It was Edith speaking.
“You won’t leave me, will you, Christine? Poor Jim! And then that man—I should die of fright. Besides, it wouldn’t be right—not proper—to-morrow one of my sisters——”
“Very well. I will spend the night here. But Robert must go to my people. They won’t mind now. I shall be back in half an hour.”
She helped him into his reefer coat, which she had brought down with her. And still he could not speak to her. She was a long way off from him. As they went into the hall he hid his face against her arm for fear of the things that he might see. But once they were outside, and the good night wind rushed against his face, a great intoxicating joy came over him. He wanted to dance and shout. The Dragon was dead. No one could frighten them again.
“Aren’t we ever coming back, Christine?”
“No, dear, I don’t think so.”
He looked back at the grim, high house. For a moment a sorrow as deep as joy rushed over him. It was as though he knew that something besides the Dragon had died up there in that dimly lit room—as though he were saying good-bye to something he would never find, though he hunted the world over.
He had been a little boy. He would never be quite a little boy again.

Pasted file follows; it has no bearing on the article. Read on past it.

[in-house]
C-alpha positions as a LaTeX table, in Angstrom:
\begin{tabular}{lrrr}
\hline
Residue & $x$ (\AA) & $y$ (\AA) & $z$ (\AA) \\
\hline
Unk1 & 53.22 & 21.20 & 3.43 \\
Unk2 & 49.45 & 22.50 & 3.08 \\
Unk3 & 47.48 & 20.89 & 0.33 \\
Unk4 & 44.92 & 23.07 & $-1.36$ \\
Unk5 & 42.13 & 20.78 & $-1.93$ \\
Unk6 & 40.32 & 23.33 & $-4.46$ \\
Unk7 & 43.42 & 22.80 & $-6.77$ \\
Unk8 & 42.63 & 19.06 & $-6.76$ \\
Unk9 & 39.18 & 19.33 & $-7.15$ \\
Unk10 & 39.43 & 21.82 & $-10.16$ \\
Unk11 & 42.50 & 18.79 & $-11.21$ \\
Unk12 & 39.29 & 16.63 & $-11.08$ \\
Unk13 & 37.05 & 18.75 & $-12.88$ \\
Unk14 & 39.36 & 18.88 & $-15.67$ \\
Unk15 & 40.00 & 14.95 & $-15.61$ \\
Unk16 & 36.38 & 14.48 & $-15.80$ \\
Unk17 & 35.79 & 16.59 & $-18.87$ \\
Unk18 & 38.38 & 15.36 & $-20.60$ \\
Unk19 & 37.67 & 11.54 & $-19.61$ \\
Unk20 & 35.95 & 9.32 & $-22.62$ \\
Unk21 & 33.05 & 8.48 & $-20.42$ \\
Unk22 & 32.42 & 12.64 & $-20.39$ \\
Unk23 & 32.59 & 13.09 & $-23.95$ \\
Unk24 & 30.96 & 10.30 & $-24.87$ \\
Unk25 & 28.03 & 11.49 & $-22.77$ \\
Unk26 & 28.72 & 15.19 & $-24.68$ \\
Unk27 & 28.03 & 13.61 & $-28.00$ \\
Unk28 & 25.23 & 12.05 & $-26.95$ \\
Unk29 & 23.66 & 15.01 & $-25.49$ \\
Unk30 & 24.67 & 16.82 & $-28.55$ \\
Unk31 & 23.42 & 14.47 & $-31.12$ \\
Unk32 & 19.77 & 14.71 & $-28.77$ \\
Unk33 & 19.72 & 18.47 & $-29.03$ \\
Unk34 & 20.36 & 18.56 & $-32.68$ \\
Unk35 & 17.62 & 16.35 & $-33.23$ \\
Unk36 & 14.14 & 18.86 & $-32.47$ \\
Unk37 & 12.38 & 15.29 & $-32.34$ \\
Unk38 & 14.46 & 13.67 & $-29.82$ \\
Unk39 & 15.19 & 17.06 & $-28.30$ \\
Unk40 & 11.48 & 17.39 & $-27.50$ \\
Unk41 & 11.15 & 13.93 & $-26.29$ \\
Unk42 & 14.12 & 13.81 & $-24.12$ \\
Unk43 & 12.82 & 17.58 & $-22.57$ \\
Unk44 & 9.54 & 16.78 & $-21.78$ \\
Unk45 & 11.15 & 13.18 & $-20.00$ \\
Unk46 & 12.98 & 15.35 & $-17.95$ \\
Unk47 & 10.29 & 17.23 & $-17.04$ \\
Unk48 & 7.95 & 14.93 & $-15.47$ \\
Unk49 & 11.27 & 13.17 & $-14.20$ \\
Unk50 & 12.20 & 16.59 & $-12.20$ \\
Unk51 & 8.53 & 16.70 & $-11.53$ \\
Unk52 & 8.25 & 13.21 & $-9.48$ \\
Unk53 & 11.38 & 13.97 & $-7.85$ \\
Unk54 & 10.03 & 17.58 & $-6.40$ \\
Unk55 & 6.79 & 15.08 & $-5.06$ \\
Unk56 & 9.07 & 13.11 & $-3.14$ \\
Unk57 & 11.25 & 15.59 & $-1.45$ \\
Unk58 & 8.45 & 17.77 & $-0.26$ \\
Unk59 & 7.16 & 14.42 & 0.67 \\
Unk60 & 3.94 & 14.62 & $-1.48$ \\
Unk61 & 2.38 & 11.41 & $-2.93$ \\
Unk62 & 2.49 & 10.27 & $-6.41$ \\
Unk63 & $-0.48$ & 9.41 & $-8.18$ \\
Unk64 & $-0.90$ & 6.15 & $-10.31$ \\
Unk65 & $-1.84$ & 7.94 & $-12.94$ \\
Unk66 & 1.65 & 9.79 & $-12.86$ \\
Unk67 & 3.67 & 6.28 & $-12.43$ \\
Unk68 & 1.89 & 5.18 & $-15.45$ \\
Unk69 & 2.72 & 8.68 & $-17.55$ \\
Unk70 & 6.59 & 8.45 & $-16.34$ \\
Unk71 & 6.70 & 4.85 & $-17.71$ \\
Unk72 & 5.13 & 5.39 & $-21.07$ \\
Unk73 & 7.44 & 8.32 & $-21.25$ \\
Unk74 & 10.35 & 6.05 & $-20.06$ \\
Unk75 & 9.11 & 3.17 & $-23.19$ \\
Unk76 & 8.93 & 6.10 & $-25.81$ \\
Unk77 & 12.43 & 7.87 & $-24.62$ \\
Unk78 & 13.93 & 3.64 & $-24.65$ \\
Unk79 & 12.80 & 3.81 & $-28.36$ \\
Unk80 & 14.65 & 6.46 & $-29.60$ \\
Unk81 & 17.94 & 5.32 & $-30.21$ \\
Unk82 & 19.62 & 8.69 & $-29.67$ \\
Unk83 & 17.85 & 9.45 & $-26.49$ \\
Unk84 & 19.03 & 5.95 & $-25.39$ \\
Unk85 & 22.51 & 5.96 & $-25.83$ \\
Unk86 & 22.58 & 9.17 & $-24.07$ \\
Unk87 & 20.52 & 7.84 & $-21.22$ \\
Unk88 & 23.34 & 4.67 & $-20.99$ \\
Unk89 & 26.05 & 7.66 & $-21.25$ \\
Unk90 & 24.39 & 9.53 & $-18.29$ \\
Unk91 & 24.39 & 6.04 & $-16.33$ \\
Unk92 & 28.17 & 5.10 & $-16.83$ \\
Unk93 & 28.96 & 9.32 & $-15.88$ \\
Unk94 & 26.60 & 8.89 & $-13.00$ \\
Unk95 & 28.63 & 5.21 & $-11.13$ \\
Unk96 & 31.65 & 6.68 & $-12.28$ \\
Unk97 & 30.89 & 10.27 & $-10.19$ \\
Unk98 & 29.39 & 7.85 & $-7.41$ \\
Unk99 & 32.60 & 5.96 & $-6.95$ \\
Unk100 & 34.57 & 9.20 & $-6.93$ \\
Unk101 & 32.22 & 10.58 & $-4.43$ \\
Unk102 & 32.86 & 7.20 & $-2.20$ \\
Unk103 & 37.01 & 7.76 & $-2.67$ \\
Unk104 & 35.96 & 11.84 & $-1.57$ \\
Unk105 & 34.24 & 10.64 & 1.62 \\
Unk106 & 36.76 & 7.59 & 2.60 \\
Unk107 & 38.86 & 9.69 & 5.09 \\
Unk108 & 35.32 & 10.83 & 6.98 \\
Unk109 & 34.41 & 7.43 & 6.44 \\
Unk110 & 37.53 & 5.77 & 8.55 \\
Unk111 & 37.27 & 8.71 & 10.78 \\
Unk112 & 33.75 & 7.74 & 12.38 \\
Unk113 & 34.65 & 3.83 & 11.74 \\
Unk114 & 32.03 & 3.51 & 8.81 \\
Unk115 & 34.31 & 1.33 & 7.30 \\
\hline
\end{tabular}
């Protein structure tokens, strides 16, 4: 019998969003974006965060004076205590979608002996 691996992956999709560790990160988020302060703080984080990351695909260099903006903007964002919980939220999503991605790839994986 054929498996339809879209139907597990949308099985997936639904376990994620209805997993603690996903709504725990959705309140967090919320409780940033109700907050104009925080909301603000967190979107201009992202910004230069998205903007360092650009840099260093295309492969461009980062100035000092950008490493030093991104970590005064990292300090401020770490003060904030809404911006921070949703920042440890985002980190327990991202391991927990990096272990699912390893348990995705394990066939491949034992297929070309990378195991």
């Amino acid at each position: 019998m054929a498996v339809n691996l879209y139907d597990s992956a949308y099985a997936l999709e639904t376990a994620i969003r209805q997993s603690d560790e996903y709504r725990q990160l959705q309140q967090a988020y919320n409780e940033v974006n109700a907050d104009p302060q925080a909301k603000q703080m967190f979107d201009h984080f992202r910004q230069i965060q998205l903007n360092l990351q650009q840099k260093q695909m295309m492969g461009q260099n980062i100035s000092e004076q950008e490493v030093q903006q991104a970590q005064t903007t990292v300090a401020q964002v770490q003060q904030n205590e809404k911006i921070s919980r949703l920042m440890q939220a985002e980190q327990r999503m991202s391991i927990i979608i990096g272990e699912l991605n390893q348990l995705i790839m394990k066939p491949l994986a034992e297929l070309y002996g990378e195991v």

Or perhaps the Dragon wasn’t dead at all—perhaps Dragons never died, but lived on and on, hiding in secret places, waiting to pounce out on you and drag you back.
He seized Christine’s hand.
“Let’s run,” he whispered. “Let’s run fast.”
He discovered that there were people in the world who could make scenes without noise. They were like the crocodiles he had met on his visit to the Zoo, lying malignantly inert in their oily water. But one twitch of the tail, one blink of a lightless eye, was more terrifying than the roar of a lion.
No one made a noise in Christine’s home. The two sisters looked at Robert as though he were a small but disagreeable smell that they tried politely to ignore. They asked him if he wanted a second helping in voices of glacial courtesy. They said things to each other and at Christine which were quiet and deadly as the rustle of a snake in the grass. Robert had never fled from his father as he fled from their restrained disgust. He had never been more aware of storm than in the smother of the heavily carpeted, decorously silent rooms. It broke, three days later, not with thunder and lightning, but with the brief malicious rattle of a machine-gun.
“You ought not to have brought him here. You have no pride. But, then, you never had. At least some consideration for our feelings might have been expected. We have suffered enough. If you knew what people said—— Mrs. Stonehouse has been talking. She offered to take the child. As his natural guardian she had the right. An unpardonable, undignified interference——”